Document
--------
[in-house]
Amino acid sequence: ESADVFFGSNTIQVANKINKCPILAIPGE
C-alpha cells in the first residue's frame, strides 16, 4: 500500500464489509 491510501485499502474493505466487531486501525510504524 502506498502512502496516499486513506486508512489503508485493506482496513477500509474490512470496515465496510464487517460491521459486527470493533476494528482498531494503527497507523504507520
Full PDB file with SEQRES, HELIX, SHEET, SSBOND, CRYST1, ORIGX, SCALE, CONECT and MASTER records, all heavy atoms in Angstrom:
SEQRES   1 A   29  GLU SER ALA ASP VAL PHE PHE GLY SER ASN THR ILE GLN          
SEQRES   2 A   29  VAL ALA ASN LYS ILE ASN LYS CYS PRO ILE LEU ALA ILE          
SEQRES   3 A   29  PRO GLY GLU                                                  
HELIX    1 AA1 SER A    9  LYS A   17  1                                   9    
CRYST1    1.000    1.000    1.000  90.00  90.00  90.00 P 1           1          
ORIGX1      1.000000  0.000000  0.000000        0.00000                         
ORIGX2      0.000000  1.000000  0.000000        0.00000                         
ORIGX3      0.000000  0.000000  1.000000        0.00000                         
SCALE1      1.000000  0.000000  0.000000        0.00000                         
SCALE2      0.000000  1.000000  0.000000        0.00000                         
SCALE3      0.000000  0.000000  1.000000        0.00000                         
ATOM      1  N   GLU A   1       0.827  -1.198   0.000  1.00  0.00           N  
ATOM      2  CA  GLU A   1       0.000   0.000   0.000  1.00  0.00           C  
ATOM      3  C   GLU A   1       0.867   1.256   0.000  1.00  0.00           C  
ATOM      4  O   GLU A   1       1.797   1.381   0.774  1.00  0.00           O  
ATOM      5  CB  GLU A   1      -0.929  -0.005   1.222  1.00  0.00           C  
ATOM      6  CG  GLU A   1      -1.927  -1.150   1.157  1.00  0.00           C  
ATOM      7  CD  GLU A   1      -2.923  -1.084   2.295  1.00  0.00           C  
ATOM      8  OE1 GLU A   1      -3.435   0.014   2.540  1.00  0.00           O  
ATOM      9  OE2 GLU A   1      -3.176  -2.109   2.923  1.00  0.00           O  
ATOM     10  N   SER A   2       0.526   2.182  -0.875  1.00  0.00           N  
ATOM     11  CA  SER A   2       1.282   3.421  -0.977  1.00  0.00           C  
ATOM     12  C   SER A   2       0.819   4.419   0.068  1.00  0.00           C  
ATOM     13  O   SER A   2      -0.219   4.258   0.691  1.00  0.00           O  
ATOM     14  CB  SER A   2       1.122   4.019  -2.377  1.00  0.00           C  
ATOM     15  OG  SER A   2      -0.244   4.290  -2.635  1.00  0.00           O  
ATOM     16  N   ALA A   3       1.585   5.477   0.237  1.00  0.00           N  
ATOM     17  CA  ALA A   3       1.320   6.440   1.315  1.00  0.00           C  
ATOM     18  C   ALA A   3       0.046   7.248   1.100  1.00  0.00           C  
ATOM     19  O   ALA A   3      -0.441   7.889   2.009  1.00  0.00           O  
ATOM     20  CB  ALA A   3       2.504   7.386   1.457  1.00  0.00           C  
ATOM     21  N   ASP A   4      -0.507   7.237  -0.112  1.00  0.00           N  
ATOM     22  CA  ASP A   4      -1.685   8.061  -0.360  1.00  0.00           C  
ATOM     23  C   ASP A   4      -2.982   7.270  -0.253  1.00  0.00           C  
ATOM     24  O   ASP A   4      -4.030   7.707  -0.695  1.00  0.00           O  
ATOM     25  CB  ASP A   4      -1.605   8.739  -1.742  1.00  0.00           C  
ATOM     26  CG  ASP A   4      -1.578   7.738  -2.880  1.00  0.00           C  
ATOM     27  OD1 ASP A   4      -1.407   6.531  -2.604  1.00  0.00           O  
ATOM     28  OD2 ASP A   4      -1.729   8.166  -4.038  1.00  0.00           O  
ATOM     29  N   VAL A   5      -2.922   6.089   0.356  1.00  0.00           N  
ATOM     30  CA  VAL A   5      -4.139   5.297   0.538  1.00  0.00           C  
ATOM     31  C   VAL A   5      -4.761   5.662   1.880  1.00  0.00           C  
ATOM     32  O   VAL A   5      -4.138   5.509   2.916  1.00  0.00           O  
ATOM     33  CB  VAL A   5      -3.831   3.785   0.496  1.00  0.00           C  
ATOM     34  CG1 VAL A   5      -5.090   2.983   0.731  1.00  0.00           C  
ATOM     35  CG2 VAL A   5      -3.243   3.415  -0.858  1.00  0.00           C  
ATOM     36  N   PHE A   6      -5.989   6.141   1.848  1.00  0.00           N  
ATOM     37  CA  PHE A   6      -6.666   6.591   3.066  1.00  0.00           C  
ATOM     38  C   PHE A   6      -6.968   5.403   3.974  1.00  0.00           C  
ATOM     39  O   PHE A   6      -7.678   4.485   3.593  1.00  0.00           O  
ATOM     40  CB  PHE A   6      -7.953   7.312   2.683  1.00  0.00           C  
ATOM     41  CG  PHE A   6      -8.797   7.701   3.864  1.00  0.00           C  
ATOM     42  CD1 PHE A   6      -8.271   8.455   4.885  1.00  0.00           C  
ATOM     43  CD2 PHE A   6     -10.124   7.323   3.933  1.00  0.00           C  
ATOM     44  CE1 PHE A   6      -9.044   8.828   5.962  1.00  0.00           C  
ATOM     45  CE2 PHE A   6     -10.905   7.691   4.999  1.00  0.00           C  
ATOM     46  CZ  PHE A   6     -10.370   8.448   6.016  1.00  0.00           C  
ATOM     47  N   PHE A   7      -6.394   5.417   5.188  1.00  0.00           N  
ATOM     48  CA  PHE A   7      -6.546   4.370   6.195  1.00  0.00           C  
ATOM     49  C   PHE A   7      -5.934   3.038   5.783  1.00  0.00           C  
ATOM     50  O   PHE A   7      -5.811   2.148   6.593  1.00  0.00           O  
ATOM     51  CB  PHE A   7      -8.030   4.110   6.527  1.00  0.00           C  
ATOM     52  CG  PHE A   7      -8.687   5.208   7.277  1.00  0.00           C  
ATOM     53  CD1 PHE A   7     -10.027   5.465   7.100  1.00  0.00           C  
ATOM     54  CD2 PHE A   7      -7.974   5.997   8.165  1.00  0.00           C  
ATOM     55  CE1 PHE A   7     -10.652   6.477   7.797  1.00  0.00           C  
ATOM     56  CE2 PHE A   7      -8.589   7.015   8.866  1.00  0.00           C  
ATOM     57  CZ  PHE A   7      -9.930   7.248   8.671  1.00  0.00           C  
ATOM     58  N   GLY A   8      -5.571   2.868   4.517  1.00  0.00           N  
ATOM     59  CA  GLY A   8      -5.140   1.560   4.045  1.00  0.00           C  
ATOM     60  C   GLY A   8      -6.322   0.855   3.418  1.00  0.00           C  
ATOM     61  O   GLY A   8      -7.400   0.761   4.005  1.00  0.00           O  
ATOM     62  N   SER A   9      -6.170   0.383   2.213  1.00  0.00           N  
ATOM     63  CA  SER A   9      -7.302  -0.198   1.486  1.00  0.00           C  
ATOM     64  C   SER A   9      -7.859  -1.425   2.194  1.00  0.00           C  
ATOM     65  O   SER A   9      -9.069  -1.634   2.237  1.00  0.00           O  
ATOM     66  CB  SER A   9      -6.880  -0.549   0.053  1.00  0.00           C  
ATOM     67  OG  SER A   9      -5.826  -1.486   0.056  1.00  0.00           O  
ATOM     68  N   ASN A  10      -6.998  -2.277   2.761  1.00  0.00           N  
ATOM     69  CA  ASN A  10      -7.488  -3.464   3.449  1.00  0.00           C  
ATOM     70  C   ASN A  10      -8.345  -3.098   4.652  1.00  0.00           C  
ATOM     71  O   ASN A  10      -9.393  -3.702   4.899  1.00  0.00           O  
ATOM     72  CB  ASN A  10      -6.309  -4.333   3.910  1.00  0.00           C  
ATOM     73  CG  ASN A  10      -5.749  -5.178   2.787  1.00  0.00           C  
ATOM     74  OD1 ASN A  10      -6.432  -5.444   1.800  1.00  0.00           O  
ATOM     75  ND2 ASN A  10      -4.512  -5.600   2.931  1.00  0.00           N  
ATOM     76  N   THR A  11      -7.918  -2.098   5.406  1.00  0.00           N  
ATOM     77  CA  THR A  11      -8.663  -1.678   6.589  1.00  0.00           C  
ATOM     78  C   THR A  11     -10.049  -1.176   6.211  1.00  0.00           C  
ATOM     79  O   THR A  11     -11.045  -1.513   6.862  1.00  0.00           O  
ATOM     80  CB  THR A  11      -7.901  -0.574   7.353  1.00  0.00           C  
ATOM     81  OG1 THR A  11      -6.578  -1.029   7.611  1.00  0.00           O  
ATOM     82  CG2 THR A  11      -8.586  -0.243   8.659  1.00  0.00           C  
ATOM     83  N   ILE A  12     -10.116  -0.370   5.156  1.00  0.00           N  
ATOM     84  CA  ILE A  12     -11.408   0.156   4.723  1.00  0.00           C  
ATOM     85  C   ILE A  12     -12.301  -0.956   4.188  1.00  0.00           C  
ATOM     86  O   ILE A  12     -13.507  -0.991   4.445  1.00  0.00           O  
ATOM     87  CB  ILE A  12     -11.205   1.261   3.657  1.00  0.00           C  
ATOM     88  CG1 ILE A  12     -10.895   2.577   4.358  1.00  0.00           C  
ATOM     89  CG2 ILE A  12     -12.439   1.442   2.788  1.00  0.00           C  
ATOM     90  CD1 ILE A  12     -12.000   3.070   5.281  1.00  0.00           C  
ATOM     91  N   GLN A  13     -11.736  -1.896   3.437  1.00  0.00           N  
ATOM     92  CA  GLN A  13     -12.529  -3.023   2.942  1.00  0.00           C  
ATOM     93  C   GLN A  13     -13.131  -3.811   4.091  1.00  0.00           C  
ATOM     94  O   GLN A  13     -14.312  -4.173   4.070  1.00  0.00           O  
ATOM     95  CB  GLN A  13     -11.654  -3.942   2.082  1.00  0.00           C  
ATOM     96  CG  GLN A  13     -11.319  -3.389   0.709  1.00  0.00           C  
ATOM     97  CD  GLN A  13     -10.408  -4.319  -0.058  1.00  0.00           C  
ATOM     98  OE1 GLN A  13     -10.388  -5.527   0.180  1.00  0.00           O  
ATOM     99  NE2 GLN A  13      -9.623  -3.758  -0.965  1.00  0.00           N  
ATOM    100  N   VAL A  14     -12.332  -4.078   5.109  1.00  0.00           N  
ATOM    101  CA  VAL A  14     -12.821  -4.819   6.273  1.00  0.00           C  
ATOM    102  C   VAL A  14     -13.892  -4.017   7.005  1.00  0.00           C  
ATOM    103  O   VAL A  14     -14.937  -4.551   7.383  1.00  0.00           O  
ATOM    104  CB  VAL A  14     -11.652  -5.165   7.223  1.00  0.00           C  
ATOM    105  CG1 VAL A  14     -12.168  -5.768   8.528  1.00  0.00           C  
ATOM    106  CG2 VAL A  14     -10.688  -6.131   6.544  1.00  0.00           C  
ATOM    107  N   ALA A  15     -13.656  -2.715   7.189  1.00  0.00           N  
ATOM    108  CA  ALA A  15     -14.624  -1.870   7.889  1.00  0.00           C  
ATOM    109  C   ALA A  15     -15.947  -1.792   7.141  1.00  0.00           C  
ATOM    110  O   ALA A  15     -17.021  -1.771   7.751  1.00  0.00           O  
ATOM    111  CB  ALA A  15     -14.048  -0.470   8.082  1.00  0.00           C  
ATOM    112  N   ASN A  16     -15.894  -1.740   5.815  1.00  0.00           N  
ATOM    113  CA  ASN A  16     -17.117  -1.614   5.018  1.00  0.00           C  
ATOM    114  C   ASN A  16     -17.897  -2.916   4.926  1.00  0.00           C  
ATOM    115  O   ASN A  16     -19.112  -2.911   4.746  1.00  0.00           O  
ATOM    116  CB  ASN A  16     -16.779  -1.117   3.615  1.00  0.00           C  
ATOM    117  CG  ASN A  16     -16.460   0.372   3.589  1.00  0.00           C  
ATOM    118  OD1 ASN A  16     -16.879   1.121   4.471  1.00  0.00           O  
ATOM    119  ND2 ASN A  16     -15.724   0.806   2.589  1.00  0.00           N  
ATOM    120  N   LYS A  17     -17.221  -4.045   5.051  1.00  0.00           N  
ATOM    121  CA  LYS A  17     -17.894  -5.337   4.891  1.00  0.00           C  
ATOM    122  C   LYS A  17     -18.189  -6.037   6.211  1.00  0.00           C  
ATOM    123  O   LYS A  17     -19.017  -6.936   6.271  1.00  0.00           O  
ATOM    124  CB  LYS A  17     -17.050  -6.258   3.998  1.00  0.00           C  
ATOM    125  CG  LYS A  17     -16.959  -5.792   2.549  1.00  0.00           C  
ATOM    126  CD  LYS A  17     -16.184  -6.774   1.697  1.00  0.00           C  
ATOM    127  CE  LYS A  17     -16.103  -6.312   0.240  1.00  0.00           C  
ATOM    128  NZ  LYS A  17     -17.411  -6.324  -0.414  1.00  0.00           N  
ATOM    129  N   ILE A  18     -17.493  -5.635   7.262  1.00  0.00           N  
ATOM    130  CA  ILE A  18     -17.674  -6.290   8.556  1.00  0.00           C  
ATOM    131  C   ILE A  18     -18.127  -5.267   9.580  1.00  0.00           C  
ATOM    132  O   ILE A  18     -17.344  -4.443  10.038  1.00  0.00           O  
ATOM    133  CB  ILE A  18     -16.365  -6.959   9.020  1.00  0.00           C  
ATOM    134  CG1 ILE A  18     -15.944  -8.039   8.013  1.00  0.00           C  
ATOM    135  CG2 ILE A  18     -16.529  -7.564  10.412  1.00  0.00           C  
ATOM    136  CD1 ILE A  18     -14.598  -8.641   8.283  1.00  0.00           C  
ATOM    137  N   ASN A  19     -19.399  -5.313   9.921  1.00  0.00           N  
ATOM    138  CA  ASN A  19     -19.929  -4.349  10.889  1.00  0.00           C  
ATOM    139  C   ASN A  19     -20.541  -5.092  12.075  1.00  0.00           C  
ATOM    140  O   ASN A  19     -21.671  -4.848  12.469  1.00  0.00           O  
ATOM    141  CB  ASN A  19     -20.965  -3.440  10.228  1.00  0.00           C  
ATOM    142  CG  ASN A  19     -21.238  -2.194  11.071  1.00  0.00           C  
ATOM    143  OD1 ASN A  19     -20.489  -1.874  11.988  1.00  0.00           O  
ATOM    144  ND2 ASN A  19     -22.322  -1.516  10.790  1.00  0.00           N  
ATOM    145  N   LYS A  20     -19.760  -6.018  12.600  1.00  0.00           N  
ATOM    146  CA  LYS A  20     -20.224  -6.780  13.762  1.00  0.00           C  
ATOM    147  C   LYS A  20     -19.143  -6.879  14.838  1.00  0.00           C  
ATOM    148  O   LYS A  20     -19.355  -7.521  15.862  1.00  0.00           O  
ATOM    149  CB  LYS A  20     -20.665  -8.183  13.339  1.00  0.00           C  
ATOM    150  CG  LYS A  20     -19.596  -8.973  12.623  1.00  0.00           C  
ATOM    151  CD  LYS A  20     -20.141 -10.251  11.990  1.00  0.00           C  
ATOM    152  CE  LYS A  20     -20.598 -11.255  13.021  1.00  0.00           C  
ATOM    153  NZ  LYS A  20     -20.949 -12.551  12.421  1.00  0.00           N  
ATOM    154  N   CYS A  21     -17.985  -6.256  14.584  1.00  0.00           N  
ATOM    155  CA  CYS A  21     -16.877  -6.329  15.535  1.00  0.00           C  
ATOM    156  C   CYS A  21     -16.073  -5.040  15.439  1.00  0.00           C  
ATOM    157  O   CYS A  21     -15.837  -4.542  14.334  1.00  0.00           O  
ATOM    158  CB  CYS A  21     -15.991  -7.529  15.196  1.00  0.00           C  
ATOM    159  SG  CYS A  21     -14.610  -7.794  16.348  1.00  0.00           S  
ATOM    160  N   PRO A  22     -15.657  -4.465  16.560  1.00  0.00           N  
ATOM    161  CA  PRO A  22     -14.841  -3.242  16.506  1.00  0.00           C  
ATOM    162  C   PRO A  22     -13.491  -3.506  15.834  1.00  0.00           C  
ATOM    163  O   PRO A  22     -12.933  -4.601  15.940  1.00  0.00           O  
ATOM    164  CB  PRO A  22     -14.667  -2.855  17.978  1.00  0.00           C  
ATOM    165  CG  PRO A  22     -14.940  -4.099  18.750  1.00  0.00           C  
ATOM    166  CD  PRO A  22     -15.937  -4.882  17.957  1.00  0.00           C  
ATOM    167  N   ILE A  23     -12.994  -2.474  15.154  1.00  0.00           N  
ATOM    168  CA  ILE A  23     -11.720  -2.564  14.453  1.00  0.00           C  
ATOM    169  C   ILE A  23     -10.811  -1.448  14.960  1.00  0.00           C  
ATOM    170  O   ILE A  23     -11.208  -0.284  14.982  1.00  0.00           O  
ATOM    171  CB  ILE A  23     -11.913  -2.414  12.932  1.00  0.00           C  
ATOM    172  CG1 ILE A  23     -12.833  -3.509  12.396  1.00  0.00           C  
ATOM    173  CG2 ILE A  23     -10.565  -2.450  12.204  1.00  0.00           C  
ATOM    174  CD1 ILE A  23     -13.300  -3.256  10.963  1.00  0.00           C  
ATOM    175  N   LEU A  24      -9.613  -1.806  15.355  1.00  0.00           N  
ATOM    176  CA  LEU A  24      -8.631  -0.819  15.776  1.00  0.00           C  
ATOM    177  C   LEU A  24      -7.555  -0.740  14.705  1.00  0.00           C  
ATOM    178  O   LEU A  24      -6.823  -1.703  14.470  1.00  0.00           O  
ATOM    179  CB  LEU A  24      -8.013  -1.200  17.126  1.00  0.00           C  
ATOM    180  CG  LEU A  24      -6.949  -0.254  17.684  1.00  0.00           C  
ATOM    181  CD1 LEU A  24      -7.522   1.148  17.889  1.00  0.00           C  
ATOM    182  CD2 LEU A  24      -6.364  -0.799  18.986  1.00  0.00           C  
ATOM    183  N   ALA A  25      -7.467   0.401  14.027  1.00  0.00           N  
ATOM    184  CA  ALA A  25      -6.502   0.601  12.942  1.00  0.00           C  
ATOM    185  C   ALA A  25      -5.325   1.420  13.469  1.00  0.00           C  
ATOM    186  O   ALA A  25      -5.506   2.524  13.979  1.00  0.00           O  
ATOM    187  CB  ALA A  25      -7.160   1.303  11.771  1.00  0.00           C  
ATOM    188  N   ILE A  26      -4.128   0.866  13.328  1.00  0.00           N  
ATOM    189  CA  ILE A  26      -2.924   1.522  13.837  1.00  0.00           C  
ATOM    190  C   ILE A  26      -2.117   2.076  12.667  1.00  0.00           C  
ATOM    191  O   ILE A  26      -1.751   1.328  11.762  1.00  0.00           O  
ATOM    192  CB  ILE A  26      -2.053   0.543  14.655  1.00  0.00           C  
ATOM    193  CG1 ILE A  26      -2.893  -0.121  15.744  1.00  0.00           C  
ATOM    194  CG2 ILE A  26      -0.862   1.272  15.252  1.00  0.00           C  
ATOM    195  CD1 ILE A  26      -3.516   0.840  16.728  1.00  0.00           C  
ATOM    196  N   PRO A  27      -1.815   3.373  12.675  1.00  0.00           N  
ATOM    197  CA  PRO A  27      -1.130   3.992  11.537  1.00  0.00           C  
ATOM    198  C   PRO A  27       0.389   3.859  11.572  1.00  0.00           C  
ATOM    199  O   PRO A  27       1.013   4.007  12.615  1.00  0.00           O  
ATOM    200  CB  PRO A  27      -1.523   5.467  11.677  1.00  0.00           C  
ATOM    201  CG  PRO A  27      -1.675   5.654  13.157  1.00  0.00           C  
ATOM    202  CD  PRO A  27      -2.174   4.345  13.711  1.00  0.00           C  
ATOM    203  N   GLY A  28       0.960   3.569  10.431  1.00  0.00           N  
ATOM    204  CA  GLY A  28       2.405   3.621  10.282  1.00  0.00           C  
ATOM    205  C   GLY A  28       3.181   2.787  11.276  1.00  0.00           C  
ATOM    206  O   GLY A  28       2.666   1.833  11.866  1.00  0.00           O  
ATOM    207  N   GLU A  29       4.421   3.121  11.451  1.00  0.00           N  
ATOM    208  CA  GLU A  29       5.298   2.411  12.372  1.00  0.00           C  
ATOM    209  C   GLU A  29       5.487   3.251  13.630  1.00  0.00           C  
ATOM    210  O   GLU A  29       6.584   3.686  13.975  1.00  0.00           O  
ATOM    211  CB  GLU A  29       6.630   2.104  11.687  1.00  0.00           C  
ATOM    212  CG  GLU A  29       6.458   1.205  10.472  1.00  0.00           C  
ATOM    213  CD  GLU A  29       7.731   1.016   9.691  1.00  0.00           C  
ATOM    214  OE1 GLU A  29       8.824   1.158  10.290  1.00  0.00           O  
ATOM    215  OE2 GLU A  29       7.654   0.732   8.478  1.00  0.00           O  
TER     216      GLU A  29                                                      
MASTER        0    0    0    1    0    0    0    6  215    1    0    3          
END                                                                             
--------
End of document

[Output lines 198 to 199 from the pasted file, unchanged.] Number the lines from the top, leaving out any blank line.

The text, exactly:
ATOM    183  N   ALA A  25      -7.467   0.401  14.027  1.00  0.00           N  
ATOM    184  CA  ALA A  25      -6.502   0.601  12.942  1.00  0.00           C  